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Complicated skin, skin structure and soft tissue infections - are we threatened by multi-resistant pathogens?

P Kujath1* and C Kujath2

Author Affiliations

1 University of Schleswig-Holstein, Lübeck Campus, Department of Surgery (Head of department: Prof. Dr. med. H.-P. Bruch), Lübeck, Germany

2 University of Greifswald, Department of Pediatric Surgery (Clinical director: Prof. Dr. med. W. Barthlen), Greifswald, Germany

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European Journal of Medical Research 2010, 15:544-553  doi:10.1186/2047-783X-15-12-544

Published: 30 November 2010


Tissue infections or skin, skin structure, and deep seated soft tissue infections are general terms for infections of the entire skin layer including the subcutaneous and muscle tissue layers and their respective fascia structures. Infections of the different mediastinal fascias (mediastinitis) and retroperitoneal fascia infections also belong to this category. Due to the variability of their clinical presentation, skin and soft tissue infections can be classified according to different features. The following aspects can be used for classification:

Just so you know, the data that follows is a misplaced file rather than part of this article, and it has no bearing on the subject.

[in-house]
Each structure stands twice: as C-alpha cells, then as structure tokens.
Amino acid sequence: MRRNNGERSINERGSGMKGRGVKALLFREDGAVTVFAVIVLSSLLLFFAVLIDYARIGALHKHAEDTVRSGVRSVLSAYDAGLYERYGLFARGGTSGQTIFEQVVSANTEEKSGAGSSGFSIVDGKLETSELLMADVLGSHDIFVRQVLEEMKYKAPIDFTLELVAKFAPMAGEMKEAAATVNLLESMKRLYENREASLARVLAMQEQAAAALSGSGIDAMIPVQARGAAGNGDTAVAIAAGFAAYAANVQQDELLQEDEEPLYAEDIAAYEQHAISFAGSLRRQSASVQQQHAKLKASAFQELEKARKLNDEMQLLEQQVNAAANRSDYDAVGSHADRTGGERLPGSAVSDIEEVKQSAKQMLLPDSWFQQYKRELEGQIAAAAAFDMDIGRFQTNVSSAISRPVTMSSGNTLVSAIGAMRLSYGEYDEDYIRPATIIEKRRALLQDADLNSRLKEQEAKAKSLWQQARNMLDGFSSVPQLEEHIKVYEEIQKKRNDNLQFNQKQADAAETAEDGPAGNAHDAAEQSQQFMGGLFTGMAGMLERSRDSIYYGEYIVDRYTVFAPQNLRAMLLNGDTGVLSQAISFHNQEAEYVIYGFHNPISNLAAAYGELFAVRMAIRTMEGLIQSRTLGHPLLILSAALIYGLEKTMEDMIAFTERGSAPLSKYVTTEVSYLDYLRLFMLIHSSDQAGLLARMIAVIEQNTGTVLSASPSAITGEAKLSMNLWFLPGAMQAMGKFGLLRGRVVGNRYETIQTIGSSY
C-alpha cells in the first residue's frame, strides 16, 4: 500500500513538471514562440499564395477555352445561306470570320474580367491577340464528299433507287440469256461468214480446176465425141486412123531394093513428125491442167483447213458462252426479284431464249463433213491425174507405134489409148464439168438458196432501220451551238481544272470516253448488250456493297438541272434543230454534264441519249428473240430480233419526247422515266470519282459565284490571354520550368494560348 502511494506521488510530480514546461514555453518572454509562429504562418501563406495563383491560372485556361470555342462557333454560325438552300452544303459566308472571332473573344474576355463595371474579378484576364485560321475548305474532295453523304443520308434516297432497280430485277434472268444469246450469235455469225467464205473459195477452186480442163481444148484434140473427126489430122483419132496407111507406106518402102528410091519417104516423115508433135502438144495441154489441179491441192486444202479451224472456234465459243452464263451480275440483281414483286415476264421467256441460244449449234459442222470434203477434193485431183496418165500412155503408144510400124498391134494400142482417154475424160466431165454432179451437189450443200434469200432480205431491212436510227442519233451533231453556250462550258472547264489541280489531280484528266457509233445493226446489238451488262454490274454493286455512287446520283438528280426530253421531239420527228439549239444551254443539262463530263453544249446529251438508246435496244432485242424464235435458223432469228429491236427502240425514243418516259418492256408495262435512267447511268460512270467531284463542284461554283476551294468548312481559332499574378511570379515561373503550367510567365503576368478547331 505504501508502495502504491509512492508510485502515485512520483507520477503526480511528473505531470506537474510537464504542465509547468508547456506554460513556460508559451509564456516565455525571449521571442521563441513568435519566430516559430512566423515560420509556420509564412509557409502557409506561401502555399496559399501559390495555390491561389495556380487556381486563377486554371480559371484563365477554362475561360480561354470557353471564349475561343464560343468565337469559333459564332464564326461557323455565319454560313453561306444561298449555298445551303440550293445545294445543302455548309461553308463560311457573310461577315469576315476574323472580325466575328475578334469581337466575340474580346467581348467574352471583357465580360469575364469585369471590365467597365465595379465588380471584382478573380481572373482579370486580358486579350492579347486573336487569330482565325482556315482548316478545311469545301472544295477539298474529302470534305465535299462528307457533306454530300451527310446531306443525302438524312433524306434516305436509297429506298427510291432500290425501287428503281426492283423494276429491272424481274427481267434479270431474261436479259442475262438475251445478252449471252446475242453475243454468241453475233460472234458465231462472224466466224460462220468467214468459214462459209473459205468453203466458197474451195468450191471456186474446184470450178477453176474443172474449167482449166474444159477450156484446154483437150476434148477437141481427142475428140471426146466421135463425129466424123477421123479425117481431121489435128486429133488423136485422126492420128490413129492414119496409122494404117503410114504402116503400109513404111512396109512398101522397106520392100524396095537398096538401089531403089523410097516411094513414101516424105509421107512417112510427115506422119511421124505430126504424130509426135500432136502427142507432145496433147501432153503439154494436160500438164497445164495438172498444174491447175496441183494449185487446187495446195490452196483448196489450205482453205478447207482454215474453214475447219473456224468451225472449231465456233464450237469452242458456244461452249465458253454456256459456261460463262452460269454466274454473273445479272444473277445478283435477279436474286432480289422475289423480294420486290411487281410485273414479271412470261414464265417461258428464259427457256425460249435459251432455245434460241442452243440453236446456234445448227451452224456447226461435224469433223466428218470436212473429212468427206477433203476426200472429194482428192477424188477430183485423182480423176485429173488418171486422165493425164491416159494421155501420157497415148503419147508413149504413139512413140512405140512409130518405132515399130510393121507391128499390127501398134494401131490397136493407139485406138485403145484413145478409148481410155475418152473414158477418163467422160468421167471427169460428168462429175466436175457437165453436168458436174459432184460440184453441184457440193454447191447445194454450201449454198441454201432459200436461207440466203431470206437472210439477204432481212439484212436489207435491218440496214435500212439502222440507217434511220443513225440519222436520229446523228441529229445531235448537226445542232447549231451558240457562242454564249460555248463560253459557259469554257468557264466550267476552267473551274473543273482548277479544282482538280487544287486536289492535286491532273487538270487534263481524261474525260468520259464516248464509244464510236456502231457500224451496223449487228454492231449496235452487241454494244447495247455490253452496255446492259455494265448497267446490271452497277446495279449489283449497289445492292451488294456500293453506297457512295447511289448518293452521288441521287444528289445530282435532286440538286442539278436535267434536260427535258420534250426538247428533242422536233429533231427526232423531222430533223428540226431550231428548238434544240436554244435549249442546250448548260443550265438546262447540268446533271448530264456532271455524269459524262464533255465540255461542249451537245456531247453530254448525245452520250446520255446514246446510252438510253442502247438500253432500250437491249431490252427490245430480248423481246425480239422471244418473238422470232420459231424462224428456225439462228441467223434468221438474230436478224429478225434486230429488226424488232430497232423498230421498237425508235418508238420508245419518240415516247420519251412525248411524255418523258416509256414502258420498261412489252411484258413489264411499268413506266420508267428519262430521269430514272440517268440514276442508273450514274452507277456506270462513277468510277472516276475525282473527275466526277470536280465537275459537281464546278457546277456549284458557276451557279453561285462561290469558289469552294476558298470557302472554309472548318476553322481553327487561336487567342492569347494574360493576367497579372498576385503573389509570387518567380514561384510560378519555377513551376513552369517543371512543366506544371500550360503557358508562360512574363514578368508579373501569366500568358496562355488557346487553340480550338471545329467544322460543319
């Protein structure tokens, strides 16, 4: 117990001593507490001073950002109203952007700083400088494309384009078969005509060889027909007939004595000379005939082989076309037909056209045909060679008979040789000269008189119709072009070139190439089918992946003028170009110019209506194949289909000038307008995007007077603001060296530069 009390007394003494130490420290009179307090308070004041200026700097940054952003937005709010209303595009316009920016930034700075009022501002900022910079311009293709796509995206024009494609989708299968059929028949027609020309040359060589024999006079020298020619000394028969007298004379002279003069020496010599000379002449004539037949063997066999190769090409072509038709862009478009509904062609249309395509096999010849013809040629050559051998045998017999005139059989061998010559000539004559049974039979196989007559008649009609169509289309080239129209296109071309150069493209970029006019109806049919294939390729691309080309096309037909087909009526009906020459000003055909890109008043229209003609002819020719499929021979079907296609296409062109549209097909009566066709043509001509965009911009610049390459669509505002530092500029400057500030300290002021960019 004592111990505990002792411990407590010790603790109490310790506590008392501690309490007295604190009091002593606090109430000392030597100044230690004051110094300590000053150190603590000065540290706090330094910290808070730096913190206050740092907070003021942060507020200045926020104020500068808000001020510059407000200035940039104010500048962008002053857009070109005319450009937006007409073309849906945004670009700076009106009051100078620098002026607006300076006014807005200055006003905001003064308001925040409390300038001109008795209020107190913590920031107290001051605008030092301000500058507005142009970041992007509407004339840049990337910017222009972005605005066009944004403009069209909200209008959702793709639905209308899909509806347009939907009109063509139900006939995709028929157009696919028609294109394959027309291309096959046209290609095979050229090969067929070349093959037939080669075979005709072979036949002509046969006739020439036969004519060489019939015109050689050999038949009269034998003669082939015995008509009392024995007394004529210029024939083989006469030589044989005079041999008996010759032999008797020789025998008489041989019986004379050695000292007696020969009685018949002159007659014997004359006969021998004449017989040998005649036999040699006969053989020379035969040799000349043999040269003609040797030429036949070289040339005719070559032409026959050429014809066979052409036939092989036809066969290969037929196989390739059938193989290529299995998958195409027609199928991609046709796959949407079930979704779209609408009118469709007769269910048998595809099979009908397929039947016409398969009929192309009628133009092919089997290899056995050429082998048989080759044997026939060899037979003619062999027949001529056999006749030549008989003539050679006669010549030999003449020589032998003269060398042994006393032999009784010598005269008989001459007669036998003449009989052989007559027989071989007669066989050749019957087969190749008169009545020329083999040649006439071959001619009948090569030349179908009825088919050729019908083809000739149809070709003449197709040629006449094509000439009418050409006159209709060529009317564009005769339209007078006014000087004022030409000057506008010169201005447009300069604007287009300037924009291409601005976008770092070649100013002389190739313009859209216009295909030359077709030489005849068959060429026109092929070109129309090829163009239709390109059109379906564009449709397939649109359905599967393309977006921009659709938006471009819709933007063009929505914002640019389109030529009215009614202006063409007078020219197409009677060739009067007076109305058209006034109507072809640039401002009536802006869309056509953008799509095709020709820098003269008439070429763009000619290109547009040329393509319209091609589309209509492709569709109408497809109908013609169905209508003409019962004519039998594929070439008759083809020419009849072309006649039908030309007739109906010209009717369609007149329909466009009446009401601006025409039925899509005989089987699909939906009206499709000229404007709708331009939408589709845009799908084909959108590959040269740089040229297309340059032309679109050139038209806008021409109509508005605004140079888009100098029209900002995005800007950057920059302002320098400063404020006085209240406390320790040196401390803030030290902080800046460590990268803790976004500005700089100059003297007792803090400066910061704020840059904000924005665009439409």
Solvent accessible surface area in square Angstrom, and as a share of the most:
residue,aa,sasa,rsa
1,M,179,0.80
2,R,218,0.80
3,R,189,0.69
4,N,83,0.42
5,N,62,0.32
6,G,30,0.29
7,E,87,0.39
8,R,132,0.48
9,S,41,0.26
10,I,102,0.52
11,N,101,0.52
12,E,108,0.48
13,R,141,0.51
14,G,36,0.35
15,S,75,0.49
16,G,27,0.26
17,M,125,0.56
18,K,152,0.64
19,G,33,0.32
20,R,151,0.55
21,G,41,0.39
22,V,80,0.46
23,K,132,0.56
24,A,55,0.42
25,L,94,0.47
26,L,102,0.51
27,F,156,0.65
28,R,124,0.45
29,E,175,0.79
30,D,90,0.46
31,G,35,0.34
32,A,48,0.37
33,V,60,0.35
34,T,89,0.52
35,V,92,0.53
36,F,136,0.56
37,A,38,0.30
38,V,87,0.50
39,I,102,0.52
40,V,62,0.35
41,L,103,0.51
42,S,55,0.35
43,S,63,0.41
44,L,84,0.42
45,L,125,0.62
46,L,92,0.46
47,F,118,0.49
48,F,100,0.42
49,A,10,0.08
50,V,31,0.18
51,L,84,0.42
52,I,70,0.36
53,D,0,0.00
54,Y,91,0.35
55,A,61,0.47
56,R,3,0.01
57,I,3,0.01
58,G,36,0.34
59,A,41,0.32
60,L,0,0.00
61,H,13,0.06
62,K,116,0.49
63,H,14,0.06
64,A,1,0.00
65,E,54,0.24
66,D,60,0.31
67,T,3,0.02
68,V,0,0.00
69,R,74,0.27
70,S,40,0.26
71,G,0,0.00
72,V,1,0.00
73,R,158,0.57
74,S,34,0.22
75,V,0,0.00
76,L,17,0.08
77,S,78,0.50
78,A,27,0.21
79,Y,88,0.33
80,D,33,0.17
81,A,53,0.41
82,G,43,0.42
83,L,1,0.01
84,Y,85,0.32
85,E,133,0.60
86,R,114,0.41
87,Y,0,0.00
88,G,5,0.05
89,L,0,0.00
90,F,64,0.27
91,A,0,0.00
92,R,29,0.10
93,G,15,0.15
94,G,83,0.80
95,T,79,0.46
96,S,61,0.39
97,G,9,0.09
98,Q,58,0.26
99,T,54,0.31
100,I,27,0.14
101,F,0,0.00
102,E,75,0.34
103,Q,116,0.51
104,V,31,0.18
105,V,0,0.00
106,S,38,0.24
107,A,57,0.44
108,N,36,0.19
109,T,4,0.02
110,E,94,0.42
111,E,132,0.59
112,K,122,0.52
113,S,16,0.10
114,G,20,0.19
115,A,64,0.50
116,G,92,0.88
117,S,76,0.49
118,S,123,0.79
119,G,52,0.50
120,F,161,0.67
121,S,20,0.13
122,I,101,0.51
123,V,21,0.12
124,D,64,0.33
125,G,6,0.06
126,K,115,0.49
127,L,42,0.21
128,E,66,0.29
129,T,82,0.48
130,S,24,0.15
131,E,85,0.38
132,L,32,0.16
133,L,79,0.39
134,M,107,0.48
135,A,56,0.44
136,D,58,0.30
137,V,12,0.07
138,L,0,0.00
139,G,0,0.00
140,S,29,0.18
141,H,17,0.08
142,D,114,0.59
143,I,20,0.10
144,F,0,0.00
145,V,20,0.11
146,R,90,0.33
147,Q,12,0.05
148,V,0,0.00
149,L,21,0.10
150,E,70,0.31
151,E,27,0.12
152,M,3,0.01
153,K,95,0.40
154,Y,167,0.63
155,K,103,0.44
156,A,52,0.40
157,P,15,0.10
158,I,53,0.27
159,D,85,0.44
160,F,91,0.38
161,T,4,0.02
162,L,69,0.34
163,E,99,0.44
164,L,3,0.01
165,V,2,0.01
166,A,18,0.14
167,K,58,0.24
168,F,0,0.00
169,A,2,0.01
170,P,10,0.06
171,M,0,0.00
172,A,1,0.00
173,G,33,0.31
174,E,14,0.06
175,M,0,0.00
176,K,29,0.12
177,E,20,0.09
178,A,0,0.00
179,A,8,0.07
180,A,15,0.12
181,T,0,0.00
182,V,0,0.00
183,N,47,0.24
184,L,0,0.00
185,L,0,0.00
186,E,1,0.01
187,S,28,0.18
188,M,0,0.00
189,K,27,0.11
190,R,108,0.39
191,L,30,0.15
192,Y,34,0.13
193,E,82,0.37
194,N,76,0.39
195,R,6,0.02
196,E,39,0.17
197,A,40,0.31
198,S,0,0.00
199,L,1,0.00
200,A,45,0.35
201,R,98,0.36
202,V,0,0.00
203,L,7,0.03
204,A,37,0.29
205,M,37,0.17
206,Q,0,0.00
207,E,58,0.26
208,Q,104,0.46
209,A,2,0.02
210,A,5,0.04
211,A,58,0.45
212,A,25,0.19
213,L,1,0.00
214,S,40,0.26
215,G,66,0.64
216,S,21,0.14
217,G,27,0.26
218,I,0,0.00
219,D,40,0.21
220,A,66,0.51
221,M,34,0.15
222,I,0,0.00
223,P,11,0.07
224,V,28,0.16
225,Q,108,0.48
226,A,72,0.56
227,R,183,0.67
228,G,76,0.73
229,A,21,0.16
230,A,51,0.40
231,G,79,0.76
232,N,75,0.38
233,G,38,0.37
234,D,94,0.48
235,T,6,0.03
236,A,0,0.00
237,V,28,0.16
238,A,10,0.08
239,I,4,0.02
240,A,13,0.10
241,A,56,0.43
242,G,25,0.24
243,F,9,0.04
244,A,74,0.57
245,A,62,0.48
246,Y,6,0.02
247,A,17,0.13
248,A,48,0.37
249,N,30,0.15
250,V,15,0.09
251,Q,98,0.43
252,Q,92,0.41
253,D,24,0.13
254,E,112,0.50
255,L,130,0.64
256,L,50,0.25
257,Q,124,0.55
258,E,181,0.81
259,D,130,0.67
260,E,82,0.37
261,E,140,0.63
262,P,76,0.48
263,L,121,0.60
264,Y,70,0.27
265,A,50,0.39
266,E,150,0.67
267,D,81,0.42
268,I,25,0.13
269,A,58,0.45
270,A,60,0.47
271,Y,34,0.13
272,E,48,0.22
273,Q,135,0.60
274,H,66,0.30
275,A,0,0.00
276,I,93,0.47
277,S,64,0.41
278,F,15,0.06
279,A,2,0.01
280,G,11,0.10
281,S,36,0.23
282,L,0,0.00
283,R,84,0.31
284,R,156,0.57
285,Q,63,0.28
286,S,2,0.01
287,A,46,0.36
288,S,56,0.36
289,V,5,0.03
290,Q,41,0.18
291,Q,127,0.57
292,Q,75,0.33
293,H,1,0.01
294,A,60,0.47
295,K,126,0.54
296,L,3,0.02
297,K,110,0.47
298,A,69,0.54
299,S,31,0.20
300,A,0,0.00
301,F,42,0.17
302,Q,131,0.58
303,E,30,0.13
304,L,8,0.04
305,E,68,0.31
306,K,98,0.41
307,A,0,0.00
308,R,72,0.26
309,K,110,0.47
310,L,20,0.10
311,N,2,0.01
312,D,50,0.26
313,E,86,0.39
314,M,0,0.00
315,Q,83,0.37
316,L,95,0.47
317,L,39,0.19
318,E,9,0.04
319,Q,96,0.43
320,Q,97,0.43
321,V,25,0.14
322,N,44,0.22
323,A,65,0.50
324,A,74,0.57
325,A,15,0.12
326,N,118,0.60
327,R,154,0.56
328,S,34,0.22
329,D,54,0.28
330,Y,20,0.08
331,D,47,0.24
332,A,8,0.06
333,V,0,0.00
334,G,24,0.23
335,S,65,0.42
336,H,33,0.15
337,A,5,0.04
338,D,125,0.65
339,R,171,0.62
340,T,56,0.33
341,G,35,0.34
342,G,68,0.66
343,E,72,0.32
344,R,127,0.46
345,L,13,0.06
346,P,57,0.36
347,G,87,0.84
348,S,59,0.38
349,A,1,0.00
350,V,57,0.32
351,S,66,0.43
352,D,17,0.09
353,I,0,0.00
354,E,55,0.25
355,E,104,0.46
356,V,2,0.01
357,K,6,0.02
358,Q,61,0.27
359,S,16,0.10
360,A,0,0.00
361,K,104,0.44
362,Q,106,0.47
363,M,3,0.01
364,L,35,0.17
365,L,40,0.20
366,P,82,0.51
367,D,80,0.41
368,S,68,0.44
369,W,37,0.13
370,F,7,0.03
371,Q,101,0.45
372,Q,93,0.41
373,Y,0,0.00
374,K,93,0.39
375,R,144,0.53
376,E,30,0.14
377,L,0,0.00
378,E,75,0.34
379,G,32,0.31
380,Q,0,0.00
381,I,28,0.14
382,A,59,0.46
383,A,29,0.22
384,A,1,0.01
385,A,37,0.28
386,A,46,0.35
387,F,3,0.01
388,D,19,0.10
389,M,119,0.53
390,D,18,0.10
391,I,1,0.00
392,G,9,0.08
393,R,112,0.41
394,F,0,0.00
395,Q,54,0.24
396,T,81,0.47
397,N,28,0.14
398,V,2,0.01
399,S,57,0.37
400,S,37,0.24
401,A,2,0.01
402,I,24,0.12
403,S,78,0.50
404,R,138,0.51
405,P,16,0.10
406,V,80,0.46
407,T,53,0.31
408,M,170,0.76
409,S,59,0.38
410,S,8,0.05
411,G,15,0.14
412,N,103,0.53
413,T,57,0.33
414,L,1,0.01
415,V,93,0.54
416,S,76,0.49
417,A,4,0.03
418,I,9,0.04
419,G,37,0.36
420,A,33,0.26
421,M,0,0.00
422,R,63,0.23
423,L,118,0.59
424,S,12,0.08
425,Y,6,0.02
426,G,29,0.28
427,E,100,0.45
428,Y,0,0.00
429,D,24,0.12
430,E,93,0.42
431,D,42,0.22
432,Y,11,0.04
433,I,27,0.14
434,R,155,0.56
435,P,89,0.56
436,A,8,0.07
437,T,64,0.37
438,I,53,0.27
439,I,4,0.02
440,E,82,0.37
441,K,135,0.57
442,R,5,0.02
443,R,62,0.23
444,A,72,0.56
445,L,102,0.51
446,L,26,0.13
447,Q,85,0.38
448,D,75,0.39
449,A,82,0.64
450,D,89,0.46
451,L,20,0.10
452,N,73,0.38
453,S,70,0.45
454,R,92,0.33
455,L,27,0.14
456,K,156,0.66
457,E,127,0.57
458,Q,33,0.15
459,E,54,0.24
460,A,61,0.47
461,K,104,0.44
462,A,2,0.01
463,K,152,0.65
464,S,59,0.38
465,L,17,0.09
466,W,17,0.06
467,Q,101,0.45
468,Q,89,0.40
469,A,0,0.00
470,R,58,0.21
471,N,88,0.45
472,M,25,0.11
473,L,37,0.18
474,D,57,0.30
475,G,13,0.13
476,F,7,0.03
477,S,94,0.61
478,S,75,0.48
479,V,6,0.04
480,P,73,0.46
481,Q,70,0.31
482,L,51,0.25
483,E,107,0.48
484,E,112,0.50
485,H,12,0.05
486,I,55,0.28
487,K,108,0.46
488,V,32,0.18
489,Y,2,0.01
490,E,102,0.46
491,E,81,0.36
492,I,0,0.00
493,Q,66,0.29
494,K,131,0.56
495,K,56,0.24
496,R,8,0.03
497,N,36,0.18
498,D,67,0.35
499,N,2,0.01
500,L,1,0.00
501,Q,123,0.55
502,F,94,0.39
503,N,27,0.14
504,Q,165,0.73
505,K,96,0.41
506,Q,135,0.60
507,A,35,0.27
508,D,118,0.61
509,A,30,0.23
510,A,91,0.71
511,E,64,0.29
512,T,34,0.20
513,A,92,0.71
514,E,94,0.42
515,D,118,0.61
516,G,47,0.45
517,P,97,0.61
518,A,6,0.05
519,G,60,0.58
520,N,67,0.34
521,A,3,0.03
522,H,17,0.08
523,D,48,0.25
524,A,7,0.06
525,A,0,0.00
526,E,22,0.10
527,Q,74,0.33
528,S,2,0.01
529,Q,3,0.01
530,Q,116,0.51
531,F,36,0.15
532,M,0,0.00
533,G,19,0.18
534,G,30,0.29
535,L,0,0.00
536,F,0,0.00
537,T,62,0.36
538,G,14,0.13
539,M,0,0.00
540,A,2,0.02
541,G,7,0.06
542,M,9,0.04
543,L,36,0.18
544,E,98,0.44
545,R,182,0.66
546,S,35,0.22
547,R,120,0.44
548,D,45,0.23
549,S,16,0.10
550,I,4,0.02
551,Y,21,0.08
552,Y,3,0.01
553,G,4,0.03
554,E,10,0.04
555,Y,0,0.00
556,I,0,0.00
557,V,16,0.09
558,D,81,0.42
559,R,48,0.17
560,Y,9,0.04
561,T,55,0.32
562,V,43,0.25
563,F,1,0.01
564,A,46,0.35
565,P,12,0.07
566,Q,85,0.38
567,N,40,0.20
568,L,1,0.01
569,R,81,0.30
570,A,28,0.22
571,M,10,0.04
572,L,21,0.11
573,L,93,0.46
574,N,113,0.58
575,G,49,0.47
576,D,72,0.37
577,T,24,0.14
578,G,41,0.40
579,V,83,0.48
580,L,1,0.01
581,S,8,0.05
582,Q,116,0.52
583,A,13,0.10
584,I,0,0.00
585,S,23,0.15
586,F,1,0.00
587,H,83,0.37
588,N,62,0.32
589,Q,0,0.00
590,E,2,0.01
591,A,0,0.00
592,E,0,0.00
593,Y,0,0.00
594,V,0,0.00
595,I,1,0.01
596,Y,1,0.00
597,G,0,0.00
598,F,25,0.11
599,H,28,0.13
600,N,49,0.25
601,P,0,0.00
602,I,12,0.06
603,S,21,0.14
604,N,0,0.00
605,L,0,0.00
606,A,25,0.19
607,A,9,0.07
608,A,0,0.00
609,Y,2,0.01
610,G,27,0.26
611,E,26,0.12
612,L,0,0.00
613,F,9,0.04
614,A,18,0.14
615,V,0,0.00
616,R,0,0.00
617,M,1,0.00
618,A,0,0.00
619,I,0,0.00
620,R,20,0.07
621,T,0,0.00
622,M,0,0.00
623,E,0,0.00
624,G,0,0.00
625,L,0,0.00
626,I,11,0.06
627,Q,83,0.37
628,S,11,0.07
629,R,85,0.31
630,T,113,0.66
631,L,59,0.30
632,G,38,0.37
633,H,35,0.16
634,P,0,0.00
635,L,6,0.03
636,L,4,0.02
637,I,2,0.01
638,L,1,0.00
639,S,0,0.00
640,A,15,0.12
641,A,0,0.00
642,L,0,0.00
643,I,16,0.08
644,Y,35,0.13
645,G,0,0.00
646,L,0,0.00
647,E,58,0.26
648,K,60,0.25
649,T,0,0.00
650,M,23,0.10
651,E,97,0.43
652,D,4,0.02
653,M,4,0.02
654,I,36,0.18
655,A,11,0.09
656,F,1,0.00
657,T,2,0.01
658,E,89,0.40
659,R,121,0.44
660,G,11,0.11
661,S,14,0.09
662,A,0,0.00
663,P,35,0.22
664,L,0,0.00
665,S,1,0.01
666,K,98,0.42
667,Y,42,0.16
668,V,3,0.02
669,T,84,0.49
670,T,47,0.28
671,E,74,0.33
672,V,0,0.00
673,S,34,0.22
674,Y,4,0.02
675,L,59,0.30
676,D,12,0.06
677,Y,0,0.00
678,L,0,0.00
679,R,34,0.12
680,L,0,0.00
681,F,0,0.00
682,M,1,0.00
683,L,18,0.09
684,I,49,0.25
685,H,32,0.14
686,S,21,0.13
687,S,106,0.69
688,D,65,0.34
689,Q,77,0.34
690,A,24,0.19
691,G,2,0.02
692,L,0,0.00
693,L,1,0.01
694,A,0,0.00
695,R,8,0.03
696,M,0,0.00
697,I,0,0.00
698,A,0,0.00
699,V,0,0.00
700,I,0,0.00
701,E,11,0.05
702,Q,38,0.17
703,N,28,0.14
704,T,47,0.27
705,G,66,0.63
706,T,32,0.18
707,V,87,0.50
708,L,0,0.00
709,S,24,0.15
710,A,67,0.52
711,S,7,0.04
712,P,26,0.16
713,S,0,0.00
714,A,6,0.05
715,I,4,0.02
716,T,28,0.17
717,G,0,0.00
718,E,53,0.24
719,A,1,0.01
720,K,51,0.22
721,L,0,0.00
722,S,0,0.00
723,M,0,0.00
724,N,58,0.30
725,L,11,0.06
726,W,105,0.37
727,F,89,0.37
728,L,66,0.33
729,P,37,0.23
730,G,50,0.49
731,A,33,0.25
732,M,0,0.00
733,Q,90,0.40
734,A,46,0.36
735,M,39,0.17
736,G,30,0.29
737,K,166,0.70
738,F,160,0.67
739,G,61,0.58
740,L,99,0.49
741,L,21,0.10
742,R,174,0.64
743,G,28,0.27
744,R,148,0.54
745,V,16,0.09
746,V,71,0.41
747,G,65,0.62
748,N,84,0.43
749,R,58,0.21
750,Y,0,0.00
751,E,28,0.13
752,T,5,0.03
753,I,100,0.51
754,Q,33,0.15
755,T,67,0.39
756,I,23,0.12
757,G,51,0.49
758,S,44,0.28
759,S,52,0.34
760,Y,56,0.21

- anatomical structures

- pathogens

- necessity for urgent treatment

- extent of infection

The incidence of skin and soft tissue infections in which MRSA (methicillin-resistent Staphylococcus aureus) is involved has been steadily increasing over the past 15 years. These wounds should be treated according to the same open treatment principles as other infected wounds. Since these infections are often superficial contaminations, antibiotic therapy is not indicated. If systemic infection occurs in form of MRSA sepsis, antibiotic therapy is indicated.

Several recent reports identified MRSA as the leading pathogen in SSTIs. It also causes 20% to 50% of diabetes-associated foot infections in several countries and is associated with worse outcomes than other pathogens.